Amnesty International Annual Report 2013 - Macedonia
|Publication Date||23 May 2013|
|Cite as||Amnesty International, Amnesty International Annual Report 2013 - Macedonia, 23 May 2013, available at: http://www.refworld.org/docid/519f518b47.html [accessed 24 August 2016]|
|Disclaimer||This is not a UNHCR publication. UNHCR is not responsible for, nor does it necessarily endorse, its content. Any views expressed are solely those of the author or publisher and do not necessarily reflect those of UNHCR, the United Nations or its Member States.|
Head of state: Gjorge Ivanov
Head of government: Nikola Gruevski
Relations between the Macedonian and ethnic Albanian populations deteriorated. Relatives of missing persons abducted in 2001 were denied access to justice. Conditions in places of detention fell short of minimum standards.
The European Commission again recommended in October that negotiations on EU accession should commence, but the EU Council of Ministers deferred the talks, due in part to the continuing dispute with Greece over the country's name.
Relations between Macedonians and ethnic Albanians deteriorated further. In February, an off-duty Macedonian policeman shot dead two ethnic Albanians in Gostivar. Several reportedly ethnically motivated attacks took place in March, in Tetovo and Skopje. In May, 20 ethnic Albanians were arrested in raids after the killing of five Macedonian men at Smilkovci lake, outside Skopje. Five men were charged with murder and terrorism. Thousands of Albanians protested against the arrests and the authorities' depiction of them as terrorists.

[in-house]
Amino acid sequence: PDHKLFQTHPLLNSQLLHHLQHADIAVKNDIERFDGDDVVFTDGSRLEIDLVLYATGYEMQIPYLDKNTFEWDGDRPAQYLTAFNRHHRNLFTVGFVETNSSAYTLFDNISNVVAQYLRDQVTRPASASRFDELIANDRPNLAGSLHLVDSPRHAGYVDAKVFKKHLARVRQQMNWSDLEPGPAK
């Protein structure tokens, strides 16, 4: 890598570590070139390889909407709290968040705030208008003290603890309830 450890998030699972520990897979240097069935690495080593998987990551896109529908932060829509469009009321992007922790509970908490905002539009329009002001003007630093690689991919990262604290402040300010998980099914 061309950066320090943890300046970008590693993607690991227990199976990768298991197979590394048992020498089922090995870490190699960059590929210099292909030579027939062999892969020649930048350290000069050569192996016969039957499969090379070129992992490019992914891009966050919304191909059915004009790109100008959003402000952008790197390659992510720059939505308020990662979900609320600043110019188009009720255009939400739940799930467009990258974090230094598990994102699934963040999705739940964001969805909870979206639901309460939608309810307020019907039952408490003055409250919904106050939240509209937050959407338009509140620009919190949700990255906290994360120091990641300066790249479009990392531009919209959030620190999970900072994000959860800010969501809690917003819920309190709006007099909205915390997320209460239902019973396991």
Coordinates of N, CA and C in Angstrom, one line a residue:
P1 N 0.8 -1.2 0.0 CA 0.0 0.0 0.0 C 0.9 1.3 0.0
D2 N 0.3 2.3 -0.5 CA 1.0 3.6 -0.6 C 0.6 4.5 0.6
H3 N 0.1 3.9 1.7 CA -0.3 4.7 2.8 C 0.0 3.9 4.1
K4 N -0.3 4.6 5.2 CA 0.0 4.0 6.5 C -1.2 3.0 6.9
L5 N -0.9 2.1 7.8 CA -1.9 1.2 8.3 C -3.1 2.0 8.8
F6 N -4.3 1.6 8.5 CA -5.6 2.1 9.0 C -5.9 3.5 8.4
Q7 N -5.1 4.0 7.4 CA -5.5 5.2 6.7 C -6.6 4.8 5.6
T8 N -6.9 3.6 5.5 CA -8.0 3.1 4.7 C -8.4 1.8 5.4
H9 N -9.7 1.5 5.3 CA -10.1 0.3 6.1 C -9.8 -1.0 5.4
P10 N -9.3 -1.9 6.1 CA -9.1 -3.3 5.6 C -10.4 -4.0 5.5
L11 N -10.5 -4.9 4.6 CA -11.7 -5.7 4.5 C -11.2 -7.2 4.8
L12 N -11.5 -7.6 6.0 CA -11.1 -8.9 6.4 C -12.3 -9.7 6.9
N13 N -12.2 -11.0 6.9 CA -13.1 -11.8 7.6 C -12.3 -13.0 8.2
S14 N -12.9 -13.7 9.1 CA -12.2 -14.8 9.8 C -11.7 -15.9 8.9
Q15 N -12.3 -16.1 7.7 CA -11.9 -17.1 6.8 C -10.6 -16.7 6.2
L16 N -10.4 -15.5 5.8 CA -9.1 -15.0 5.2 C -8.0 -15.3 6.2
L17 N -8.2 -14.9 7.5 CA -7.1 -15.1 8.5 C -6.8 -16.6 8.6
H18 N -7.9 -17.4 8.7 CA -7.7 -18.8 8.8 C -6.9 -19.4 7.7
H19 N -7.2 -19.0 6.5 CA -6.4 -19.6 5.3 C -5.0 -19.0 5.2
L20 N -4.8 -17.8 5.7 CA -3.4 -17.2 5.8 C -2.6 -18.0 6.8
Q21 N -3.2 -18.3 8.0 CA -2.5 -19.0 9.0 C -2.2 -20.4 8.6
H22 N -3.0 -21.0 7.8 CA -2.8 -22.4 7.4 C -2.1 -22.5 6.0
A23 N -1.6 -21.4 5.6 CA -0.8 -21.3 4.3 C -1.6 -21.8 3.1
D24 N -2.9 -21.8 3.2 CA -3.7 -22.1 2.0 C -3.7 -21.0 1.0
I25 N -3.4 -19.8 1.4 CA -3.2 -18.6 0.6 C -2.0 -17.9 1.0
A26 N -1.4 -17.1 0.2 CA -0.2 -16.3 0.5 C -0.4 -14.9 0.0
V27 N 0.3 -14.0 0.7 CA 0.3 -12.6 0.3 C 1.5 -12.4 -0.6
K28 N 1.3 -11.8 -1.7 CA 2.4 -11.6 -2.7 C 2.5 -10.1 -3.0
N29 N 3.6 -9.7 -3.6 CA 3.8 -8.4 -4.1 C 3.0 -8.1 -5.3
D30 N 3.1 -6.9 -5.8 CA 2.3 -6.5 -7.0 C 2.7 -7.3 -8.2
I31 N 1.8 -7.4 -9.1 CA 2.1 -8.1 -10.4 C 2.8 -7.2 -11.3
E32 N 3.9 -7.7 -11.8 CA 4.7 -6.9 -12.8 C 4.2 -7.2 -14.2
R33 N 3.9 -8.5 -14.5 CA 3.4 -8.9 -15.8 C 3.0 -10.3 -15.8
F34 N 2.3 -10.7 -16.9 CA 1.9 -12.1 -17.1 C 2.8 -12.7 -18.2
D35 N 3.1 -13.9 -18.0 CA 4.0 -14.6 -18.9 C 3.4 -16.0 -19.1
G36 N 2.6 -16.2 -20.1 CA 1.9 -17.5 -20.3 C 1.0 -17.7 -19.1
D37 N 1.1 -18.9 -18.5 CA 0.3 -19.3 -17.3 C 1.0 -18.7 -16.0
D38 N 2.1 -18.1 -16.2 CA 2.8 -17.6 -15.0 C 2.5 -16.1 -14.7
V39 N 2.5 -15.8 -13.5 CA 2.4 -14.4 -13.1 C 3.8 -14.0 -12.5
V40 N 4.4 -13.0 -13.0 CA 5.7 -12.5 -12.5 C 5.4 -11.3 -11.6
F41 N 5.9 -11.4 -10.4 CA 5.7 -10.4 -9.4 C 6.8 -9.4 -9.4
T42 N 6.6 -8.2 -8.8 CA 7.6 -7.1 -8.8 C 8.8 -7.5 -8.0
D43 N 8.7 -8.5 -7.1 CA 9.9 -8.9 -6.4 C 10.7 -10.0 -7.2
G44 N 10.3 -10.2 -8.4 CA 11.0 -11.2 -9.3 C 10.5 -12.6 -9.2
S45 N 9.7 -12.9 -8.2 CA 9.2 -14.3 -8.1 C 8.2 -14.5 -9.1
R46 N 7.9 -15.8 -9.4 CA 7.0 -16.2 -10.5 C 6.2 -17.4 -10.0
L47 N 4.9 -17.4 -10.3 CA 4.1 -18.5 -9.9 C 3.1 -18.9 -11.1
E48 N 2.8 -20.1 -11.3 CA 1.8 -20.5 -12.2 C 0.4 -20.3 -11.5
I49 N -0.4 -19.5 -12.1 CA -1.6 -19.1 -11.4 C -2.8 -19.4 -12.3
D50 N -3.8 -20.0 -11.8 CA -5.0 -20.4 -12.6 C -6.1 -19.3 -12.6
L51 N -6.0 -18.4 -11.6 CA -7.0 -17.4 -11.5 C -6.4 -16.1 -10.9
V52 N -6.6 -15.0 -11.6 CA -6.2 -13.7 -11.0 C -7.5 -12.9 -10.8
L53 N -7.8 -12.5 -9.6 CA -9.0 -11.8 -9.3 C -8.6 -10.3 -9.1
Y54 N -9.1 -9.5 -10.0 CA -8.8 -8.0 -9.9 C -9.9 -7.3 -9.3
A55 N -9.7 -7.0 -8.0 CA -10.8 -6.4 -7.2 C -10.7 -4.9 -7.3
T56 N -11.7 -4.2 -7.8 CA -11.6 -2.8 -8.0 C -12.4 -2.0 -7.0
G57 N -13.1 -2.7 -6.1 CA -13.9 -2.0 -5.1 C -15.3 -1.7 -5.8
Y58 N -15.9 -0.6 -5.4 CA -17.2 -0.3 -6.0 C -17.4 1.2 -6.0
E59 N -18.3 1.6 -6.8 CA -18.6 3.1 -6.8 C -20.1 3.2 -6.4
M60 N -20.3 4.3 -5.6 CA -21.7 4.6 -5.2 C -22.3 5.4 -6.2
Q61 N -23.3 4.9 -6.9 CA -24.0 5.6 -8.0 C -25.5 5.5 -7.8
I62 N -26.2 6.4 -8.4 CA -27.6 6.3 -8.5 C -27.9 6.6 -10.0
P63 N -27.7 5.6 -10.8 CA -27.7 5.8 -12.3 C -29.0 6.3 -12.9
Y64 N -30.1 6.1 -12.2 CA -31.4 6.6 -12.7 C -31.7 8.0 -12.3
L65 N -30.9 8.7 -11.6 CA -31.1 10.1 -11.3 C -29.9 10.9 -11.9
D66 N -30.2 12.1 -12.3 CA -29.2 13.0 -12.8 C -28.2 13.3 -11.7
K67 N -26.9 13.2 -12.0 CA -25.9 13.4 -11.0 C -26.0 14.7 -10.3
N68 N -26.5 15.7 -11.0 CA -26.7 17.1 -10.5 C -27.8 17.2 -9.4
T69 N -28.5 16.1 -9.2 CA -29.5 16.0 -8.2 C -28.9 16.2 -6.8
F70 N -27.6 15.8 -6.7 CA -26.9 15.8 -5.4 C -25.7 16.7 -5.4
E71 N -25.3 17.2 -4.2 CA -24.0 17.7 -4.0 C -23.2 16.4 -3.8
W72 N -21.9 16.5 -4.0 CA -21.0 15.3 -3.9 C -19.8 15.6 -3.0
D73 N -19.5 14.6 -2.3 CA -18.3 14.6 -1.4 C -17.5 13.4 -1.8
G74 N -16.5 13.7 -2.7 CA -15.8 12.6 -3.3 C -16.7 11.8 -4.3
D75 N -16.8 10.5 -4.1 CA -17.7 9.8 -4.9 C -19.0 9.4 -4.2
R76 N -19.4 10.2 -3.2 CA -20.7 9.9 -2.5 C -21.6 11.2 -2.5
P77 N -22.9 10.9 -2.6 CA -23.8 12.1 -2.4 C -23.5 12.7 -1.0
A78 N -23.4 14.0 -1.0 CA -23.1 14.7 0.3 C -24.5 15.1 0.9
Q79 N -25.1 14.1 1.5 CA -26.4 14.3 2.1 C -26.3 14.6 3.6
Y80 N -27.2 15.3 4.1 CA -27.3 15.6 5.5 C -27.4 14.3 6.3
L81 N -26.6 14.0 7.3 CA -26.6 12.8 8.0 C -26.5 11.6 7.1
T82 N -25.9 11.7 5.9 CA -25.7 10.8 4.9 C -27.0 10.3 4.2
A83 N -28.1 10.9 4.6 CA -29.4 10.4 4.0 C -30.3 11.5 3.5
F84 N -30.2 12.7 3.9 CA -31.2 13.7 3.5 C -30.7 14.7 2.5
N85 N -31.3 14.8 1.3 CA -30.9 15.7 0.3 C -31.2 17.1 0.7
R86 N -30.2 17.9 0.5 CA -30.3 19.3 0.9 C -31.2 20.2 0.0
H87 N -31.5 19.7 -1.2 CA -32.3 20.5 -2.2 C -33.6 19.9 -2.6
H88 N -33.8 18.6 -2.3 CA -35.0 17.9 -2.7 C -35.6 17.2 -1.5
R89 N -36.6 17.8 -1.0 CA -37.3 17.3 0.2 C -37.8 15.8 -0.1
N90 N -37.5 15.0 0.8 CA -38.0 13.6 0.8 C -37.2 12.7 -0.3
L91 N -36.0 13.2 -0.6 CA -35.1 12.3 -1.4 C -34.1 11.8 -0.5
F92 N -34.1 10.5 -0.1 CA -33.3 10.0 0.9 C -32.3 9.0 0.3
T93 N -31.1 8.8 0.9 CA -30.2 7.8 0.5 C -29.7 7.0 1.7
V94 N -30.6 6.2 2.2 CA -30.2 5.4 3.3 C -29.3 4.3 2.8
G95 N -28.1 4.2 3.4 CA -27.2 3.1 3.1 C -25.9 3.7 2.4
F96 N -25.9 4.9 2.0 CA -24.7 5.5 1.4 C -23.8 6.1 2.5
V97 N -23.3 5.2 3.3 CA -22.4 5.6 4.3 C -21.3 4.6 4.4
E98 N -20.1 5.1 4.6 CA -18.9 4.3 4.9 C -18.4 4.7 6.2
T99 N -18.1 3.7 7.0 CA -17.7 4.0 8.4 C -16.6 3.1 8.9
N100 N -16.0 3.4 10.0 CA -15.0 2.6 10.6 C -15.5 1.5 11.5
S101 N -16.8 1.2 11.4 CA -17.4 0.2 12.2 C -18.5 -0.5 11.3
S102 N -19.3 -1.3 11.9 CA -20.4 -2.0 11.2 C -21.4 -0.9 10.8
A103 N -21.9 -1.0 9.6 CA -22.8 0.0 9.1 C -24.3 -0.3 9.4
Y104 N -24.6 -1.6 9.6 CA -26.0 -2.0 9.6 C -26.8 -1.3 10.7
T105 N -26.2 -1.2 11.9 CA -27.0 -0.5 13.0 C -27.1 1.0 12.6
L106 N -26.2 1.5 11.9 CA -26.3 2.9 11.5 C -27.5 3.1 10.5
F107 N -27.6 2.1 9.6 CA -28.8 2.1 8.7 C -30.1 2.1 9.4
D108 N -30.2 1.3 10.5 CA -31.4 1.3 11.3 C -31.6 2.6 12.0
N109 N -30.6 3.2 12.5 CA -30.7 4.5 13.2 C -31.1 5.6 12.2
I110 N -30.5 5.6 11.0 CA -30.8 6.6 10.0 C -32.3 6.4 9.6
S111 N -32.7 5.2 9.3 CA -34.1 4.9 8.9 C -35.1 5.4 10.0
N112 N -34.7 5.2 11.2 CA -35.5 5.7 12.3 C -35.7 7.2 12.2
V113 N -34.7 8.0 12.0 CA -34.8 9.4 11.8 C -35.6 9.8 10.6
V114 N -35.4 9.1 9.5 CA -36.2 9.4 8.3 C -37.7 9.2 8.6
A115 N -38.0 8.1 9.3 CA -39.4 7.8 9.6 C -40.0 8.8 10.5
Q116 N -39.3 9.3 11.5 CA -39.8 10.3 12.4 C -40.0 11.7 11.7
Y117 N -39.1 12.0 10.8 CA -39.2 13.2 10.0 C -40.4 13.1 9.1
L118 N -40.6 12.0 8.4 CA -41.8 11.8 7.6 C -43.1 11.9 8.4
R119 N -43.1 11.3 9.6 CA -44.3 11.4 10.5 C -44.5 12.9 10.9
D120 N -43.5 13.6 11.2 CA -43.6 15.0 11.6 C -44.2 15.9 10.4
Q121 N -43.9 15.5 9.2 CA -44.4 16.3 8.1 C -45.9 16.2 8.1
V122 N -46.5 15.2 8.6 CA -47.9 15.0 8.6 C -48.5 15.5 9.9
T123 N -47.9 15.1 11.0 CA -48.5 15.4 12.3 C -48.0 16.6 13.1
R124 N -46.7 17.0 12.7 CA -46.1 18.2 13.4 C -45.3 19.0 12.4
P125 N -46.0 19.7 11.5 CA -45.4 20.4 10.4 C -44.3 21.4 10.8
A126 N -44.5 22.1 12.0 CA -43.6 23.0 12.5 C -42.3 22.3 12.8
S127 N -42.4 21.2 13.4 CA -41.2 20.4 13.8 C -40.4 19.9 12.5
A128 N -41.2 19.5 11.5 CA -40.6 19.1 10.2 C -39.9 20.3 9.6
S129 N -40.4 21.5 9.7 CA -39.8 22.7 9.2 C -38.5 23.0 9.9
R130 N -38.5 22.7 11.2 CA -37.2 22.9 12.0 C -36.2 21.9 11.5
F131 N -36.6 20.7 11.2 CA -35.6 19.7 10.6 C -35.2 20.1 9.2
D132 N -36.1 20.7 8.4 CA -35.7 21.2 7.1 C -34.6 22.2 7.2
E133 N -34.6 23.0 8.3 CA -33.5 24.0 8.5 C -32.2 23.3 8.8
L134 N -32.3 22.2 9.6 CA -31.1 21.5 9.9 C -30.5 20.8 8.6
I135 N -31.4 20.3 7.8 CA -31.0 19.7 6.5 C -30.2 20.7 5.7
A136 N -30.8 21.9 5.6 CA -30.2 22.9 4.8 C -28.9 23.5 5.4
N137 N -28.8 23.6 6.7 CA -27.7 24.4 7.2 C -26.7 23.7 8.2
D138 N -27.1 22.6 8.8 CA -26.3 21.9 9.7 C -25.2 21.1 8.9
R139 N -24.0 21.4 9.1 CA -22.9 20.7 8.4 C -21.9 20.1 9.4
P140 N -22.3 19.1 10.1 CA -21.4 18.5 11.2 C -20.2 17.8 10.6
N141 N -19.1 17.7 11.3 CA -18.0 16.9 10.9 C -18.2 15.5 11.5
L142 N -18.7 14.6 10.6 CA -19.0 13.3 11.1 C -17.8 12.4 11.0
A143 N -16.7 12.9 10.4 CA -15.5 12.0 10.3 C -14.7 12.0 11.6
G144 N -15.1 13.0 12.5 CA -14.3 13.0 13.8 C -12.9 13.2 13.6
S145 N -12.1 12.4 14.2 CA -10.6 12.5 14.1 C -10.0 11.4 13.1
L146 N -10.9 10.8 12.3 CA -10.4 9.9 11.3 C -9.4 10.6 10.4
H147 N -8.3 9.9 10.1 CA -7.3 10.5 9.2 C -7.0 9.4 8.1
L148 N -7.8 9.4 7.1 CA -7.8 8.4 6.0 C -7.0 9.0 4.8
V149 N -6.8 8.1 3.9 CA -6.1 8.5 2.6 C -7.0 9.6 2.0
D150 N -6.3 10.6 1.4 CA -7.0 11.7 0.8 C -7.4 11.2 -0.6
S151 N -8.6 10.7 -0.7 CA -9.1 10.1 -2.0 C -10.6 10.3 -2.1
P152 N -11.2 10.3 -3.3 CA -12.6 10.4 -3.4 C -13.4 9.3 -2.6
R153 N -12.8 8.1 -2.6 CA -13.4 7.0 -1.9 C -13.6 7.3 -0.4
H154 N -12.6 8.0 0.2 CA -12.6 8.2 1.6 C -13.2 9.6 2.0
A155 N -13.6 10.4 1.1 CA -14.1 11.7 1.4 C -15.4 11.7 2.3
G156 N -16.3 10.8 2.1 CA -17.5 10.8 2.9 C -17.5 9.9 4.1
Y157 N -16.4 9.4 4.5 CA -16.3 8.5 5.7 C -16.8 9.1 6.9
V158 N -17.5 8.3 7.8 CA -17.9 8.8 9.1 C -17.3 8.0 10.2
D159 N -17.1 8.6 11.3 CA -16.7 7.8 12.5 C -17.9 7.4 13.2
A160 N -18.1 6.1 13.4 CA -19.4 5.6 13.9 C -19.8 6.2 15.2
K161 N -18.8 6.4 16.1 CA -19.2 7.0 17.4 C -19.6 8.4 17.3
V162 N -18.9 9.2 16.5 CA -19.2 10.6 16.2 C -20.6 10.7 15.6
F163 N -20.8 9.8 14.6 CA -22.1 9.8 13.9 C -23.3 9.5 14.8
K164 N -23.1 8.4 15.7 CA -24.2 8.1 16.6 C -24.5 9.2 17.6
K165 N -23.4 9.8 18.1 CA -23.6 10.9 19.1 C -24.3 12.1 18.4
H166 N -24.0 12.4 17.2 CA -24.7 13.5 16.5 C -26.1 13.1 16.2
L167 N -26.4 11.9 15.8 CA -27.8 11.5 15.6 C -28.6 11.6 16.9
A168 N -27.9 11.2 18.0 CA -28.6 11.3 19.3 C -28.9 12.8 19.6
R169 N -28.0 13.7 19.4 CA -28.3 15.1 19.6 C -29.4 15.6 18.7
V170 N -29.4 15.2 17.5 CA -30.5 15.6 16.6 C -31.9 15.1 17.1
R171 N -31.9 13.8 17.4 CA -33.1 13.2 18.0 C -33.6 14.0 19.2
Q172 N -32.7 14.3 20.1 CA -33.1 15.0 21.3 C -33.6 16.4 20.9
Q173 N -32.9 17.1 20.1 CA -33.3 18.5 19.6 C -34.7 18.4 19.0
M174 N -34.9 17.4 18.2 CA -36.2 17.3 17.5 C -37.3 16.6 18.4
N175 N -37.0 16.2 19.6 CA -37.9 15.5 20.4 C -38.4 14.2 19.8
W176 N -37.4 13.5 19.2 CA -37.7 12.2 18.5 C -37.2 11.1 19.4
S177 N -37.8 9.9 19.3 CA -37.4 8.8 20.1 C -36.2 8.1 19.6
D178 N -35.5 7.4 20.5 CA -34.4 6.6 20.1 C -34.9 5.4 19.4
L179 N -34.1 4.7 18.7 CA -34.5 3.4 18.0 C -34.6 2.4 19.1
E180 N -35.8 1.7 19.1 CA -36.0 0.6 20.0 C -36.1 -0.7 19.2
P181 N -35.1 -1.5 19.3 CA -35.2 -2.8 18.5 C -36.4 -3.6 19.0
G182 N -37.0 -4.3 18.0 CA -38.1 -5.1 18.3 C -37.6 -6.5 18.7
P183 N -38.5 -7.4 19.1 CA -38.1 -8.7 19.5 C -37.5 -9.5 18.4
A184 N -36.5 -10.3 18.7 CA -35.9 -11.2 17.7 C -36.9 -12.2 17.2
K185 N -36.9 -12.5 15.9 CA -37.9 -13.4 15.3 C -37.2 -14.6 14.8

In August, the ruling VMRO-DPMNE party (Internal Macedonian Revolutionary Organization – Democratic Party for Macedonian National Unity) proposed a draft law to provide reparations to Macedonian military and police forces (or their relatives) that fought and suffered losses in the 2001 armed conflict. In October, the bill was derailed in parliament by the coalition party, the Albanian Democratic Union for Integration, because it did not provide for the National Liberation Army (NLA) combatants, an armed group which had fought the government forces.
Crimes under international law
In October, the Constitutional Court rejected an appeal by relatives of Macedonians allegedly abducted by the NLA in 2001 against the legality of an interpretation of the 2002 Amnesty Law, adopted by parliament in July 2011. Following the 2011 interpretation of the Amnesty Law the Prosecutor annulled four war crimes cases including the charges relating to the abductions, which had been returned to Macedonia for prosecution by the International Criminal Tribunal for the former Yugoslavia.
Torture and other ill-treatment